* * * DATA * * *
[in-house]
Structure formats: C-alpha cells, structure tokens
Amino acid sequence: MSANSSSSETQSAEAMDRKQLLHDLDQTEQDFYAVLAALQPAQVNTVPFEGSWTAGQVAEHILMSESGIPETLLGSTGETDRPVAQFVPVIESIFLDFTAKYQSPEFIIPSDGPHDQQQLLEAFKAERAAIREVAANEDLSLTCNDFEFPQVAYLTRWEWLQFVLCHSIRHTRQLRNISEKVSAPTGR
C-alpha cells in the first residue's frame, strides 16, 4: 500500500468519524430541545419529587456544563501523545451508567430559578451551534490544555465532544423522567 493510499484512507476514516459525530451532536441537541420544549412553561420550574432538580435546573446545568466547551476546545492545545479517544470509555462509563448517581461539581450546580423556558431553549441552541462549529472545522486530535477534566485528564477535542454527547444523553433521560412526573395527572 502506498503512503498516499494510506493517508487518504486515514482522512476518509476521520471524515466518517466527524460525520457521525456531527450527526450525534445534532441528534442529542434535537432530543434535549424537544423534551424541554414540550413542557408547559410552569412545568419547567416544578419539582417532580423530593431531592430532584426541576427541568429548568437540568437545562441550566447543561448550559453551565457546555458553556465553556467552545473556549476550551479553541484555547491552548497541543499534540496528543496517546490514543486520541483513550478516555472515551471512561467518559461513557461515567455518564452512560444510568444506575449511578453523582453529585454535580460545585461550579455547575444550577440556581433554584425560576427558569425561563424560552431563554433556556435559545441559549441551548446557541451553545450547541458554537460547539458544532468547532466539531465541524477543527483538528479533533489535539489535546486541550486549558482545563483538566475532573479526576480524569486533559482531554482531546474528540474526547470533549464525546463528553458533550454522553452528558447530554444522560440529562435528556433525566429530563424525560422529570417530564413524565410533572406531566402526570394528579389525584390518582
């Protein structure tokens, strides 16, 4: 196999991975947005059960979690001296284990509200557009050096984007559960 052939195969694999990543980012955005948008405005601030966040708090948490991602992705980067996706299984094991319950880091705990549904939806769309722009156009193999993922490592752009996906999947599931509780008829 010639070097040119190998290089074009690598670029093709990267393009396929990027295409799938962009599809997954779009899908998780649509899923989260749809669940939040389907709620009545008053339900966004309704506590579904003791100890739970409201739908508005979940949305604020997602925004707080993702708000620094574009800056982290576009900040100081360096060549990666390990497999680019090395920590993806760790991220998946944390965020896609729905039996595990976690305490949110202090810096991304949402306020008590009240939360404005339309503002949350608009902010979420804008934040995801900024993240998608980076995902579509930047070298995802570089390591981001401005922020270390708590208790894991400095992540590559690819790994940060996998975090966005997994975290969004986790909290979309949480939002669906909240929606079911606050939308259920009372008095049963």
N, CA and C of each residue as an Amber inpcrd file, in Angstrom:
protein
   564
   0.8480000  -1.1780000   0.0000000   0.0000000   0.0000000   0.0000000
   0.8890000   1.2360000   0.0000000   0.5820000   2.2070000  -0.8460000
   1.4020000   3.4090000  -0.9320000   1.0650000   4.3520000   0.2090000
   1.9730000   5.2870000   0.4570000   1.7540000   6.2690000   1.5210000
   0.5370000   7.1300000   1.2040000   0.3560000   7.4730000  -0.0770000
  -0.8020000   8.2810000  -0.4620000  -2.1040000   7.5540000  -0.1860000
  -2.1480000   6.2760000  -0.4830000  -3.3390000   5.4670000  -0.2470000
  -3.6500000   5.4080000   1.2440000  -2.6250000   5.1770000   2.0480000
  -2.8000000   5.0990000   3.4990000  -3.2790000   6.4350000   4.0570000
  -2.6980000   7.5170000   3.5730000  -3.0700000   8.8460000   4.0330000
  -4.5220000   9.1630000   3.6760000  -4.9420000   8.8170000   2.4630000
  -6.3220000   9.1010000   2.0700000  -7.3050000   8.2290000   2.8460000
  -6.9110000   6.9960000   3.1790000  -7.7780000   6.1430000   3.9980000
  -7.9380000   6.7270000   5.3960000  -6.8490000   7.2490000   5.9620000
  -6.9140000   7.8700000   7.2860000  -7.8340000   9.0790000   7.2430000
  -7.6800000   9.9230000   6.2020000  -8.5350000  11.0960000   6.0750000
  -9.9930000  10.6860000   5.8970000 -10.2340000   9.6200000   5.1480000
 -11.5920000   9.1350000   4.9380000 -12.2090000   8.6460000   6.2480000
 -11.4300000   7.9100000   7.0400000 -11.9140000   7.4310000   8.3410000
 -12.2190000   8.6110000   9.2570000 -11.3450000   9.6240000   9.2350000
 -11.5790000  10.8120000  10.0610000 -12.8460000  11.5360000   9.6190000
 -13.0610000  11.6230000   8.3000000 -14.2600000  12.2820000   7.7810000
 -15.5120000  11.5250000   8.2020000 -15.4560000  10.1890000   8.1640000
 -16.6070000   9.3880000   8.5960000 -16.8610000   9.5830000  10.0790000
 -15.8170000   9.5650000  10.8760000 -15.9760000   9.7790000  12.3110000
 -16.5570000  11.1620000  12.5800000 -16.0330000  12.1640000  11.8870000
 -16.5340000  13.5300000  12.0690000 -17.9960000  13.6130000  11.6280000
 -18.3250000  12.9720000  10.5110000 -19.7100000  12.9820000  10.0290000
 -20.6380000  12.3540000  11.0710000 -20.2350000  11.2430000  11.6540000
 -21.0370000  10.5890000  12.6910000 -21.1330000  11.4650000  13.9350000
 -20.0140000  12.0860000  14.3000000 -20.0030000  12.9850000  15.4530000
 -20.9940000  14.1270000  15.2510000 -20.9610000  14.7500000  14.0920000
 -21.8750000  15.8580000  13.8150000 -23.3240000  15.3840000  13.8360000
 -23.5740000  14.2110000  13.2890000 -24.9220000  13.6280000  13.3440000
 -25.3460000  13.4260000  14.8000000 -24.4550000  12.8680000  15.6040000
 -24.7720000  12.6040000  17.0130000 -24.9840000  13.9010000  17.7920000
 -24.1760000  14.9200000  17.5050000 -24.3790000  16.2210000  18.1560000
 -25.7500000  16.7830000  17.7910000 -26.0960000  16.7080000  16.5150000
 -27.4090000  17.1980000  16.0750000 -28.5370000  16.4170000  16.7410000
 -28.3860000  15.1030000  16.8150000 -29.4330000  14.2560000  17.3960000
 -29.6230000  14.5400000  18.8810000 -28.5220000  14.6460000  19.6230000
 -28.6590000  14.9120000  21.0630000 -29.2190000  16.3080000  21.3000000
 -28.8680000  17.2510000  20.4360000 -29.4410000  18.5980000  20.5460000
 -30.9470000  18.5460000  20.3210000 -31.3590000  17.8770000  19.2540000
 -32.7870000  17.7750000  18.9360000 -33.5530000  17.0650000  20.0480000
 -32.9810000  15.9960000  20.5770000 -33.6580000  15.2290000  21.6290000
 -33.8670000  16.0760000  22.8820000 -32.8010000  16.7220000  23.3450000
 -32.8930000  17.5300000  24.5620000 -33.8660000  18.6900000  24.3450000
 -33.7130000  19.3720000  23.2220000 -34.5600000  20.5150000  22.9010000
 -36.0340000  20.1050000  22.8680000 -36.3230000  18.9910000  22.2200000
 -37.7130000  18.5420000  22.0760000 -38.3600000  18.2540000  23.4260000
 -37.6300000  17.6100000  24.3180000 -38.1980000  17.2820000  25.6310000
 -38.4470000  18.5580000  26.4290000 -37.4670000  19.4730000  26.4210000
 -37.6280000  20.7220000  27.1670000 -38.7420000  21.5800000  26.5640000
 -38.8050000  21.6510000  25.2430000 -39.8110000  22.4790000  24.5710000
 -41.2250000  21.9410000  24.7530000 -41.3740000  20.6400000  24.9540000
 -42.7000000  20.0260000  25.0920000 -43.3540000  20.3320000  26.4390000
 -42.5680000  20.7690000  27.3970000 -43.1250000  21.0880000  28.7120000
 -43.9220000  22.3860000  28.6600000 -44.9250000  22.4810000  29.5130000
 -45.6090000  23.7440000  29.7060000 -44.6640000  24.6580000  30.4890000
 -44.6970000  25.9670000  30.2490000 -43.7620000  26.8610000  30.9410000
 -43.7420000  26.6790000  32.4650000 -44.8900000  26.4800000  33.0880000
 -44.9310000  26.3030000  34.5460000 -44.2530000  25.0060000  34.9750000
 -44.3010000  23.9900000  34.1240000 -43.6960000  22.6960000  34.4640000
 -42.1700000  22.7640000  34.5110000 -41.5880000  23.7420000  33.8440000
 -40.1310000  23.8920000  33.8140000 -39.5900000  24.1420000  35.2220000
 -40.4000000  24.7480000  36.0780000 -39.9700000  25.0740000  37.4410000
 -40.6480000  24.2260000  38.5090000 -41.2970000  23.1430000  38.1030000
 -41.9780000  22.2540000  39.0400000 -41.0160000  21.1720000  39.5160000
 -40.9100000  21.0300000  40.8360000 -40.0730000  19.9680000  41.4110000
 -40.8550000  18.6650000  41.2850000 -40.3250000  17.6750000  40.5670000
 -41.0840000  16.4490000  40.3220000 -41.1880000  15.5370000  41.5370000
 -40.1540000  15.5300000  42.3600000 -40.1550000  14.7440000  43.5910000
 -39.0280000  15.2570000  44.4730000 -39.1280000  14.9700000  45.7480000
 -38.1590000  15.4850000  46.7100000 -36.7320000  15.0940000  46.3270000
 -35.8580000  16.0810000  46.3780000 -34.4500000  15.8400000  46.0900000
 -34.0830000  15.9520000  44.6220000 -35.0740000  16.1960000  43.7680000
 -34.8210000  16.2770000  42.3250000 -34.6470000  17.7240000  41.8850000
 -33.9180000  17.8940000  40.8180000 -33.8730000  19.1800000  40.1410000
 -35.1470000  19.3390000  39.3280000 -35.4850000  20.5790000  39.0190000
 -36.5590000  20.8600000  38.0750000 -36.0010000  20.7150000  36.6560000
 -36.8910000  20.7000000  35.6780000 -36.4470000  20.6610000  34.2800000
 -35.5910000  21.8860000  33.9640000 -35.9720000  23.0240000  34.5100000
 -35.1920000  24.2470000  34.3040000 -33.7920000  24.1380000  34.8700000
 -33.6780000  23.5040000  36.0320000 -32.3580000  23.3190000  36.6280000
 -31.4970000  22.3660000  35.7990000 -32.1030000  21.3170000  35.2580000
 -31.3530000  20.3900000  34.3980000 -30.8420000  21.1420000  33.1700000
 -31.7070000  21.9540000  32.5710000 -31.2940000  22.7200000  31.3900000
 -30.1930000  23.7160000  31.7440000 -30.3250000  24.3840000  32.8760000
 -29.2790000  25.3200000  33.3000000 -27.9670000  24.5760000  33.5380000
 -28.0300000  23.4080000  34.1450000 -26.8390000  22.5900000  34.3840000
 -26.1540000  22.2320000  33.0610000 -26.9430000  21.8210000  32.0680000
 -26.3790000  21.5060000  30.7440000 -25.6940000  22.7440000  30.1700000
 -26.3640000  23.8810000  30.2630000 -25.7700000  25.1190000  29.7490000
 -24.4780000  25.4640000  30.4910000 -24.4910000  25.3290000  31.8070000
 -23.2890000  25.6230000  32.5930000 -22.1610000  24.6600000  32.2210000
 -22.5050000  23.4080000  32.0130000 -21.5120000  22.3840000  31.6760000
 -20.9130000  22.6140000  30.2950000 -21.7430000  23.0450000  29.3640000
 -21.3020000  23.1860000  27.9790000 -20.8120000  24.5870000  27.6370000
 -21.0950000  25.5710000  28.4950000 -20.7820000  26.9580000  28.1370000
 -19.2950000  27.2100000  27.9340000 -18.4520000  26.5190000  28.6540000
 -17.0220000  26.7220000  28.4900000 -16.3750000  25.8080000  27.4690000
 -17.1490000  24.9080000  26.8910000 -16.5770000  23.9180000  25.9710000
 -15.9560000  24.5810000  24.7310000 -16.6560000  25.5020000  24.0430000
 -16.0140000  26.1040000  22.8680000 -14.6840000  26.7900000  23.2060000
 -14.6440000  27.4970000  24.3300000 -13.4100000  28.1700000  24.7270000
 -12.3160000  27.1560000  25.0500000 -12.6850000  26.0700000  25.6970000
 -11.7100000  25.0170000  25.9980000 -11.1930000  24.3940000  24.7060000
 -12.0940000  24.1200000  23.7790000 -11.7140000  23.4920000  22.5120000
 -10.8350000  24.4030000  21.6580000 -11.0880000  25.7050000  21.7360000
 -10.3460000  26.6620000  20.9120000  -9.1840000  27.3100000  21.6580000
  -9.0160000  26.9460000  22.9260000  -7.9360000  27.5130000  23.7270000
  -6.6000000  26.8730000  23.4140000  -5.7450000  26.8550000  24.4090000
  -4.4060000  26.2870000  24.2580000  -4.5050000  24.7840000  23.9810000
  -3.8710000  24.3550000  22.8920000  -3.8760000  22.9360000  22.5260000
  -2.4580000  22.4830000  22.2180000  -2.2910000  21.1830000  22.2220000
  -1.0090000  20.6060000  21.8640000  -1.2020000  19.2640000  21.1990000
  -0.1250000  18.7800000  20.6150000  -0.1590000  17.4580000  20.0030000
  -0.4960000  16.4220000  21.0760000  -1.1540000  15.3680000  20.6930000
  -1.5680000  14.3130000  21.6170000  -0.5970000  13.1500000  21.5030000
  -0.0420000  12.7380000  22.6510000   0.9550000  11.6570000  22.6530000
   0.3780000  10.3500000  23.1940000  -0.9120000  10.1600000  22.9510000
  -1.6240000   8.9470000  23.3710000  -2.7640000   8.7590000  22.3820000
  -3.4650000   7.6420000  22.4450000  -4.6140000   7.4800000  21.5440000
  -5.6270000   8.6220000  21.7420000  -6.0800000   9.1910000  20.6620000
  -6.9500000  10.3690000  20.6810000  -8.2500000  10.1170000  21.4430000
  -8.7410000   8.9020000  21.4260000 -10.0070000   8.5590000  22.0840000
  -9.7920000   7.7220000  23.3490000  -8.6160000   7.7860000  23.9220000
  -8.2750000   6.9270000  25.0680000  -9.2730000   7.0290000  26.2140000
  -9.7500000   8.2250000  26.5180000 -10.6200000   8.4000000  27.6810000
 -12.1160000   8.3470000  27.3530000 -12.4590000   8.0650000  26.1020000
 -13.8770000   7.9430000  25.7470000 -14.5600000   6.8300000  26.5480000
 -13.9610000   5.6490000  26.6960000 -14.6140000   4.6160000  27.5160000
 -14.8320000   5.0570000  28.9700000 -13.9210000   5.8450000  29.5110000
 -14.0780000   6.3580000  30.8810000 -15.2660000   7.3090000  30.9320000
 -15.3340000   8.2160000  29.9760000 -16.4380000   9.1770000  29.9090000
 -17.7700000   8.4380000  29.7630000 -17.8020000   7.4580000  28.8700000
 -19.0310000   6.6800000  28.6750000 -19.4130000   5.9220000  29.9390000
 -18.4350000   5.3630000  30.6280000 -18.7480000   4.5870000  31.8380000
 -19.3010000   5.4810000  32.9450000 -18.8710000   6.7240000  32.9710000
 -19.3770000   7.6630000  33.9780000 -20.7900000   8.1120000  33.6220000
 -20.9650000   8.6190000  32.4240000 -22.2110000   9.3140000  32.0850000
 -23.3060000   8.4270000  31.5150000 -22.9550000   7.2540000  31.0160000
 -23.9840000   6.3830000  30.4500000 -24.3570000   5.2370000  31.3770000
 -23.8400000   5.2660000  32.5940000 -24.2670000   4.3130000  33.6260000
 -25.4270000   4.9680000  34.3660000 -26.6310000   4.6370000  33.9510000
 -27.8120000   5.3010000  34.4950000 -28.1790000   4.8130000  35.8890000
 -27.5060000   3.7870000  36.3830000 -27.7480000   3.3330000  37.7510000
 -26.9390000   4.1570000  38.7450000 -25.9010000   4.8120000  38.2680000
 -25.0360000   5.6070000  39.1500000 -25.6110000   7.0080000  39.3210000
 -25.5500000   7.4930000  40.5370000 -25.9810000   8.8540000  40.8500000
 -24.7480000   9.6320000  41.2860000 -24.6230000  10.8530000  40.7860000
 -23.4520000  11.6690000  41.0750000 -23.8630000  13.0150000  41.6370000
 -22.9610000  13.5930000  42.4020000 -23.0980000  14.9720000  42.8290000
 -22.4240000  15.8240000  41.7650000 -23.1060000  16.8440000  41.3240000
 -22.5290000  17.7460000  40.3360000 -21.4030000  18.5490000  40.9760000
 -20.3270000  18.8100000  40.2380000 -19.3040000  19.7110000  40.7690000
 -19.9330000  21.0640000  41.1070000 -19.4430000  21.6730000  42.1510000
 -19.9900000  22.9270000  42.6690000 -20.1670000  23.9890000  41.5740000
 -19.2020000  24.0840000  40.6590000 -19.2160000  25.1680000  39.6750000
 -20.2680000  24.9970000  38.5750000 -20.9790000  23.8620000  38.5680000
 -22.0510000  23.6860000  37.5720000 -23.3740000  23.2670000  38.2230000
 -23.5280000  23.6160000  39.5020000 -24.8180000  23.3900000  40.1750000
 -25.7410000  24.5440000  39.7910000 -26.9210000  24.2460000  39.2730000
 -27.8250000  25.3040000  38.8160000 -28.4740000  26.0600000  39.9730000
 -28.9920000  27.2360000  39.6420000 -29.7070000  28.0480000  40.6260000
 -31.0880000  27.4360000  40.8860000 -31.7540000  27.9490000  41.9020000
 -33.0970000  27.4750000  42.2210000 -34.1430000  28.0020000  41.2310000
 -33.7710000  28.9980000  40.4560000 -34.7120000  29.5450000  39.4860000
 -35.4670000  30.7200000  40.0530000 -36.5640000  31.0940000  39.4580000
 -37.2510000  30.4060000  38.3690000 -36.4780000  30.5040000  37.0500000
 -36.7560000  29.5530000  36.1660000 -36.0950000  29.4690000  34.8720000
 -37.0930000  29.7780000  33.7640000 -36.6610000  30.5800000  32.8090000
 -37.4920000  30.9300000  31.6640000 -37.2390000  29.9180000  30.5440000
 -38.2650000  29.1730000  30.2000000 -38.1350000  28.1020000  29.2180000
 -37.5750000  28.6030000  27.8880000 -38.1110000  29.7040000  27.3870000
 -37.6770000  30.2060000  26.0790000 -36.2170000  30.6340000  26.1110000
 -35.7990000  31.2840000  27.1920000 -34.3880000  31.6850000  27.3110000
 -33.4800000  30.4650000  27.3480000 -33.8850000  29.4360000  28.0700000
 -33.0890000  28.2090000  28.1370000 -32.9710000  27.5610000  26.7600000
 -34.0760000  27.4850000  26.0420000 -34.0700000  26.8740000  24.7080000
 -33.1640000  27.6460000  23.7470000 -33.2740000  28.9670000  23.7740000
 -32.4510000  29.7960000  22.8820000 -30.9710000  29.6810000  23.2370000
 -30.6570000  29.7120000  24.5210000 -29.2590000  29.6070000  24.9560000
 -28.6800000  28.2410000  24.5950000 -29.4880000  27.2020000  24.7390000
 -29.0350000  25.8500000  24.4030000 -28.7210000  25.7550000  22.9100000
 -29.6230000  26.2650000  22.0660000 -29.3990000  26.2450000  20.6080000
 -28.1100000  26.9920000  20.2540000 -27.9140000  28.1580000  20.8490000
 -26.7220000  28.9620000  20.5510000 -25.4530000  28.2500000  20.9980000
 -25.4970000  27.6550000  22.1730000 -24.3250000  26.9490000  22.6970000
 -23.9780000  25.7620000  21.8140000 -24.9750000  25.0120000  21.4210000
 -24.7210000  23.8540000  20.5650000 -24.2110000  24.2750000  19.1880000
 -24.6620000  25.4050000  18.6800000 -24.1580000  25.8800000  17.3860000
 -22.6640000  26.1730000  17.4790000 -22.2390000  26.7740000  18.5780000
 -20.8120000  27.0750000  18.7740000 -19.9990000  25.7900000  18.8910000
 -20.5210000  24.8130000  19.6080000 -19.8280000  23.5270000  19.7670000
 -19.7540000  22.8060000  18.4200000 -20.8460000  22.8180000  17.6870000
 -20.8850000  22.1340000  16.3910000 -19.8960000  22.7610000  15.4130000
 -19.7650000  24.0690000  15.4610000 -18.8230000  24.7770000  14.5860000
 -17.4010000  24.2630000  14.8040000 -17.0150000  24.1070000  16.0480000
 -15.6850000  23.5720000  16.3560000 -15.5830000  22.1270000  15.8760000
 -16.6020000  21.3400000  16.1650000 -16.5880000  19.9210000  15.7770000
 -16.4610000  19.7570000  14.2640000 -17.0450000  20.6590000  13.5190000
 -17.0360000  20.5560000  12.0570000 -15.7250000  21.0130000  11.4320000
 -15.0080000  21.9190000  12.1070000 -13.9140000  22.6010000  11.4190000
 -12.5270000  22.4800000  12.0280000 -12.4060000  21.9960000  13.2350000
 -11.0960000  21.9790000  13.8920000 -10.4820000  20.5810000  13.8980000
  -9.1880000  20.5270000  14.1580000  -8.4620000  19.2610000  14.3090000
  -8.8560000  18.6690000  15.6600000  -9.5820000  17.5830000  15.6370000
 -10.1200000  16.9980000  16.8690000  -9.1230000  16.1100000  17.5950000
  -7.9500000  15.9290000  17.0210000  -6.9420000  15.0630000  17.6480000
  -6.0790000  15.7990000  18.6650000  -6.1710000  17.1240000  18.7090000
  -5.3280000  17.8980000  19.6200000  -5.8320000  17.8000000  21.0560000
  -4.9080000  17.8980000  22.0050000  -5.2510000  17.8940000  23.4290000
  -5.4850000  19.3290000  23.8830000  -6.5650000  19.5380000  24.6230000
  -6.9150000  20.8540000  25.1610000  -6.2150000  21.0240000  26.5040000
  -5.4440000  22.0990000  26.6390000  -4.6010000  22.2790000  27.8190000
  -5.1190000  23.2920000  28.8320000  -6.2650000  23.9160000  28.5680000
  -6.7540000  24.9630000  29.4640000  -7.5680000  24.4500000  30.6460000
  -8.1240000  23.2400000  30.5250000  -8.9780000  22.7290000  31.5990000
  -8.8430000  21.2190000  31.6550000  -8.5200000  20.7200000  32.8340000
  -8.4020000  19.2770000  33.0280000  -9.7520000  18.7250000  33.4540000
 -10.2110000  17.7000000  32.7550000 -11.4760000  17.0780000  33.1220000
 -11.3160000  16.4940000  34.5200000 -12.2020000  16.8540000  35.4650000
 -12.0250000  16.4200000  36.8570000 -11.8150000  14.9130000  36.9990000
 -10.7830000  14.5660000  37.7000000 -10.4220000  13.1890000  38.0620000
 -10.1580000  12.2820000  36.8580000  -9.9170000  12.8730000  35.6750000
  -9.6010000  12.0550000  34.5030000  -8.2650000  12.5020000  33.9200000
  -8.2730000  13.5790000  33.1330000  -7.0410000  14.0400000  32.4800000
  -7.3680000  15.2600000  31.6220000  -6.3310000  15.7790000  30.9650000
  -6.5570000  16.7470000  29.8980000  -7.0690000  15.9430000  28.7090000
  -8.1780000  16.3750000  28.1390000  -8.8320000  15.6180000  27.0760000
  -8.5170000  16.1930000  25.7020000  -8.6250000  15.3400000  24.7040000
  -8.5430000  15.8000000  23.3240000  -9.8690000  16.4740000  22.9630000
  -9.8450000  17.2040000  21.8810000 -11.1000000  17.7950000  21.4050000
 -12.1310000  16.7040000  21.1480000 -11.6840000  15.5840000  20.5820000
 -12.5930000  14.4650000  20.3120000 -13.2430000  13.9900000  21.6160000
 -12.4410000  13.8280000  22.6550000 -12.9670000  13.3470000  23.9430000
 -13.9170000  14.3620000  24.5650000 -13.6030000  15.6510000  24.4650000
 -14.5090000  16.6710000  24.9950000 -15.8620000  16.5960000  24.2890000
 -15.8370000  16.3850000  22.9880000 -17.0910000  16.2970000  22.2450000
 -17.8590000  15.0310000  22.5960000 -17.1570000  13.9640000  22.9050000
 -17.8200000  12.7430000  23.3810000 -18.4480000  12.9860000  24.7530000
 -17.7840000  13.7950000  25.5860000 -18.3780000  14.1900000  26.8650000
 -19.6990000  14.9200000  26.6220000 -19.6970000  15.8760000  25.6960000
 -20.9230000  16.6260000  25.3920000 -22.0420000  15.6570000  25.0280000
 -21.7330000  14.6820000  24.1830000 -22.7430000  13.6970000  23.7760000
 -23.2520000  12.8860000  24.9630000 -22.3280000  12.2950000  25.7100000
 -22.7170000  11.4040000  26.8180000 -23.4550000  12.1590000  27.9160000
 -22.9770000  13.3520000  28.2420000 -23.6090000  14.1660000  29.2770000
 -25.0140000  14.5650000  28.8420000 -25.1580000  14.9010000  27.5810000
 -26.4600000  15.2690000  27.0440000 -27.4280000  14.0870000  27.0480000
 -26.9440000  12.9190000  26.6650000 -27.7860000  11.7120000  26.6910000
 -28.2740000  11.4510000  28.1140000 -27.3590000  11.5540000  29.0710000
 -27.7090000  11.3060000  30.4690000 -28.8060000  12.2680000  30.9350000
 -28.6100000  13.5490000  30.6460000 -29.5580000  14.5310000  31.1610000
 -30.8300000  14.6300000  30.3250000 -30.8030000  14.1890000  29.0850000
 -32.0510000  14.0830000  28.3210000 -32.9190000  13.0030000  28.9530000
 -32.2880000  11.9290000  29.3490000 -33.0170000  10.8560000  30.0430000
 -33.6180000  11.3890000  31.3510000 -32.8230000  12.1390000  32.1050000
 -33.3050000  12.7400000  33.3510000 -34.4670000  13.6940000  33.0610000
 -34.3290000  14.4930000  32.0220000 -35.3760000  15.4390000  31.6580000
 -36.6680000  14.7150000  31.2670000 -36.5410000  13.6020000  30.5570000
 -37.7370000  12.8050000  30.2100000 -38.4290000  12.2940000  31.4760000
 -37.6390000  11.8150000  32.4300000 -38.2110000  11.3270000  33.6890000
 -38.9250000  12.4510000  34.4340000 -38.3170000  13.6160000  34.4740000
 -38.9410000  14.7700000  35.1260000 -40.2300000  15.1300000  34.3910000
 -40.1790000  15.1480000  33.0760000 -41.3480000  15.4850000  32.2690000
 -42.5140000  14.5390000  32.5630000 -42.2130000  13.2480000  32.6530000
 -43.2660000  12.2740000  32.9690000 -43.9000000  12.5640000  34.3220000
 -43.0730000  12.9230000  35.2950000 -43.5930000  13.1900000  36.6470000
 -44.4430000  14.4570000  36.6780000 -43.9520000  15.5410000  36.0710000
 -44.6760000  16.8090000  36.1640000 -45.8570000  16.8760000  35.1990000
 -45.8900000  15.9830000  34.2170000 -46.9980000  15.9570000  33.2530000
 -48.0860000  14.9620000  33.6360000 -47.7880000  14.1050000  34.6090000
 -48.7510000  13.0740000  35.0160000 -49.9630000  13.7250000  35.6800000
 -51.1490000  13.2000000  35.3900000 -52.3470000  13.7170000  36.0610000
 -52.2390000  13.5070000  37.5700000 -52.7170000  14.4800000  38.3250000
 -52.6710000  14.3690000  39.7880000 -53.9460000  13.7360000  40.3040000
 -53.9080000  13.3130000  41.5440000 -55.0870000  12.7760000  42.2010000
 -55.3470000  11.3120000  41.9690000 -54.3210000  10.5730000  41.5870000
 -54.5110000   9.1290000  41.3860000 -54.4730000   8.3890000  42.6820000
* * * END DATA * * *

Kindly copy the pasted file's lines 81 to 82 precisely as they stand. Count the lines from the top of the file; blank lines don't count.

 -40.1540000  15.5300000  42.3600000 -40.1550000  14.7440000  43.5910000
 -39.0280000  15.2570000  44.4730000 -39.1280000  14.9700000  45.7480000